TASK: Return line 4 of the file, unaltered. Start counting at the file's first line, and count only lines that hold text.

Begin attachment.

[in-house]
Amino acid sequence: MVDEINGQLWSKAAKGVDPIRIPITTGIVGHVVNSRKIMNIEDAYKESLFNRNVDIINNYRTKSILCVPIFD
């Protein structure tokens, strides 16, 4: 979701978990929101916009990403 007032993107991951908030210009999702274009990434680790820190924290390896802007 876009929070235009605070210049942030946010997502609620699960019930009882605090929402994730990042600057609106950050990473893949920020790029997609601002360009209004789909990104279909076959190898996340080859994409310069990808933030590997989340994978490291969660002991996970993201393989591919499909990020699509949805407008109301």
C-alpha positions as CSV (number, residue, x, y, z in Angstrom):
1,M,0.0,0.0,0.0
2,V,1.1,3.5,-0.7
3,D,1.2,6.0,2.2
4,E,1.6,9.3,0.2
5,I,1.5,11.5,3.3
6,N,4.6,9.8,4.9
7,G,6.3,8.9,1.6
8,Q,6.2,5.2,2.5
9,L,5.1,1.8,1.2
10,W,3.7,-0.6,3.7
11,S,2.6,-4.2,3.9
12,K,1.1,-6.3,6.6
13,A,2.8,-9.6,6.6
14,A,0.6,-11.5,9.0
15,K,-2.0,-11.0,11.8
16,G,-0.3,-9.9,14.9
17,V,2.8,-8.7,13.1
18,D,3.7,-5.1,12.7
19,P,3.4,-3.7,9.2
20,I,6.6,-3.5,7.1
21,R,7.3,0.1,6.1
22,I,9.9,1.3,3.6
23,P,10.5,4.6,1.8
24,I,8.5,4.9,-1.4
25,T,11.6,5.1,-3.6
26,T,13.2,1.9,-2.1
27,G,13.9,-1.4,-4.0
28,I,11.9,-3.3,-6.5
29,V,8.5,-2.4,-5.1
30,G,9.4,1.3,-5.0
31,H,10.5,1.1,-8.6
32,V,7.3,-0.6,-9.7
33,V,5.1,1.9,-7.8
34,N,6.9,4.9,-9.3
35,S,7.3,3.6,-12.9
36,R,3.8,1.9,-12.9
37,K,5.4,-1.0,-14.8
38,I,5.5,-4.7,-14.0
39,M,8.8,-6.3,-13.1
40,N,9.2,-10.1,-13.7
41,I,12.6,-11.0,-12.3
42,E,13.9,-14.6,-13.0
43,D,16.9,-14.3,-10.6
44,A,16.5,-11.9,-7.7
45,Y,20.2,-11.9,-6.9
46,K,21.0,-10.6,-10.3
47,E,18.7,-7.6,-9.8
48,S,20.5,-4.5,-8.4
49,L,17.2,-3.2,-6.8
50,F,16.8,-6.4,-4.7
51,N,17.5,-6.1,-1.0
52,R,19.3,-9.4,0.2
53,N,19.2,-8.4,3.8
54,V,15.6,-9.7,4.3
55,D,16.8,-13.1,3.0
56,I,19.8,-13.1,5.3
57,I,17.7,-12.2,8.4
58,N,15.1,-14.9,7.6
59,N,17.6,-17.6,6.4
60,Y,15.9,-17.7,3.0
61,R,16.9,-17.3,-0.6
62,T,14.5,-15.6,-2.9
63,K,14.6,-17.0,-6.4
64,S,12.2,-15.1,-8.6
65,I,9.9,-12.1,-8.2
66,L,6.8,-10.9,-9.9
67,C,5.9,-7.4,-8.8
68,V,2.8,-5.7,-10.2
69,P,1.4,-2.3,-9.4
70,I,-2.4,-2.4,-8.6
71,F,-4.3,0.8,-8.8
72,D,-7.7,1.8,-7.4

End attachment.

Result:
C-alpha positions as CSV (number, residue, x, y, z in Angstrom):